Well, here we are, week after my rant about Italy and I’m still peeved! This time for a problem at my daughter’s preschool. It’s a long and complicated story, too boring to explain in detail but basically they decided to close the school for three days because water was leaking from the roof. And even if my daughter’s class isn’t even in the same building as the school with the water leak, they magically found a bit of condensation in their classroom (it’s been raining non-stop here for four days straight) and the mayor declared their classroom as unsafe as well. How nice! Especially since there’s a long weekend coming up. That way the teachers can add three more days to their vacation!! The funny thing is, my son’s daycare is in the same building as my daughter’s class and they’re still open. Hmmm….
Ok, enough of my complaining! Let’s talk about something infinitely more interesting. FOOD! Since I’ve been feeling homesick of late, one evening I decided to make one of my favourite Canadian comfort foods: poutine. Quoi?? You don’t know the celestial concoction of french fries, gravy and cheese curds? It was one of my go-to meals when I was a university student in Montreal as it was cheap, filling and the perfect cure for a hangover. There’s even a so-called Italian Poutine, made of fries, shredded mozzarella and bolognese sauce that you’d never actually find in Bologna but which I didn’t disdain either.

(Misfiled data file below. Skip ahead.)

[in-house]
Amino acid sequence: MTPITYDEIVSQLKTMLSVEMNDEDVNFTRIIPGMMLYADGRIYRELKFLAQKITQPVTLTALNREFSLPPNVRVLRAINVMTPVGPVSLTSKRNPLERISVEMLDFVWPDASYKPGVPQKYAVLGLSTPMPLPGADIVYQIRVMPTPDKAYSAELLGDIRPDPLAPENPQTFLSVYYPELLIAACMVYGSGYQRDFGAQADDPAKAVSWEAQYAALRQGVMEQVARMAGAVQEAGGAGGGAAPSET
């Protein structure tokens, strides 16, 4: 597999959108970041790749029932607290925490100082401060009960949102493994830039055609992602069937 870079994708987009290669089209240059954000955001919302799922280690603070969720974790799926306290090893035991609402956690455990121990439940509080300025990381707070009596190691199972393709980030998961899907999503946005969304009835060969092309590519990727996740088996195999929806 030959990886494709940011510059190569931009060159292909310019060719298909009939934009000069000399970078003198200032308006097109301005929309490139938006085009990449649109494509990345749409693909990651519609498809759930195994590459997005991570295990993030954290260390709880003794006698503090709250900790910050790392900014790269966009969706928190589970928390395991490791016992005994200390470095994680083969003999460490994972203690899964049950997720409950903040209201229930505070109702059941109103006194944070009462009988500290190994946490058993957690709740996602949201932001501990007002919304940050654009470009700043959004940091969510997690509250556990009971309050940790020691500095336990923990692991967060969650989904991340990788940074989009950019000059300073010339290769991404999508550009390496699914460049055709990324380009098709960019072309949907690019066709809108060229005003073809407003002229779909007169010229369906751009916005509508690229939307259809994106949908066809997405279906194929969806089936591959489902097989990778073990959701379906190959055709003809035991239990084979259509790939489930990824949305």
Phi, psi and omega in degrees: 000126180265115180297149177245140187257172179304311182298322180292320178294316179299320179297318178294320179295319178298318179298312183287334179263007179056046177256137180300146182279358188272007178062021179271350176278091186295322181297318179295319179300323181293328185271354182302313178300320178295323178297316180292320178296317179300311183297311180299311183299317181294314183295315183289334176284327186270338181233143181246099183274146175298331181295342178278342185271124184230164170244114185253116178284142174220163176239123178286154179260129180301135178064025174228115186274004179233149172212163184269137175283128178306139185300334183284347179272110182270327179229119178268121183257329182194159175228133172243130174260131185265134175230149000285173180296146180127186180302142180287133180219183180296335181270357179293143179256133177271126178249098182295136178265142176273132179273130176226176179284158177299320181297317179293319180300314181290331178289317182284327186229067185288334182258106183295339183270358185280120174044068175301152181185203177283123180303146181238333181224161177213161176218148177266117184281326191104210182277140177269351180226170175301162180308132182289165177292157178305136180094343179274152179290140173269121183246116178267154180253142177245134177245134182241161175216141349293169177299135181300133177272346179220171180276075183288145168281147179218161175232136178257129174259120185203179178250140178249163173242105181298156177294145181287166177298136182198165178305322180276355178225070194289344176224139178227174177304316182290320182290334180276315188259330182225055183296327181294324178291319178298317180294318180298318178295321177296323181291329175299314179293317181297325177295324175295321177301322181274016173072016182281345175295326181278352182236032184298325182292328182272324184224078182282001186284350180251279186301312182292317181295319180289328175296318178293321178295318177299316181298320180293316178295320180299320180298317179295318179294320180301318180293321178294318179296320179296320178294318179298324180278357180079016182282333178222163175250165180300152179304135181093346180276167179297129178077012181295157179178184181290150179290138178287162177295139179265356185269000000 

However, the other evening I wanted the real thing. I happened to have some leftover homemade chicken gravy and decided it was the perfect time to take a walk down Canadian culinary lane. I wanted to do things right so I fried my fries instead of baking them in the oven like I usually do. The only problem was that I didn’t have cheese curds. Hmmm, what would be a good substitute for curds? Why Asiago, of course! So I carefully assembled my Desperation Poutine: first the french fry base, then the Asiago and finally the piping hot gravy. I closed my eyes and took a bite.
My first thought was, “Meh”. After all that work, all the expectations, my poutine was a bit of a disappointment. As you can see, the Asiago didn’t melt, which is what happens to curds upon contact with the hot gravy. Perhaps the cheese I used was too aged or too cold. But that stringy, cheesy goodness which is essential to the whole poutine experience was missing from my invention. But I haven’t given up hope. Now I have to try and find cheese curds here in Italy or book a flight back home asap!
Help a Canuck girl in need! What Italian cheese would be the best substitute for curds?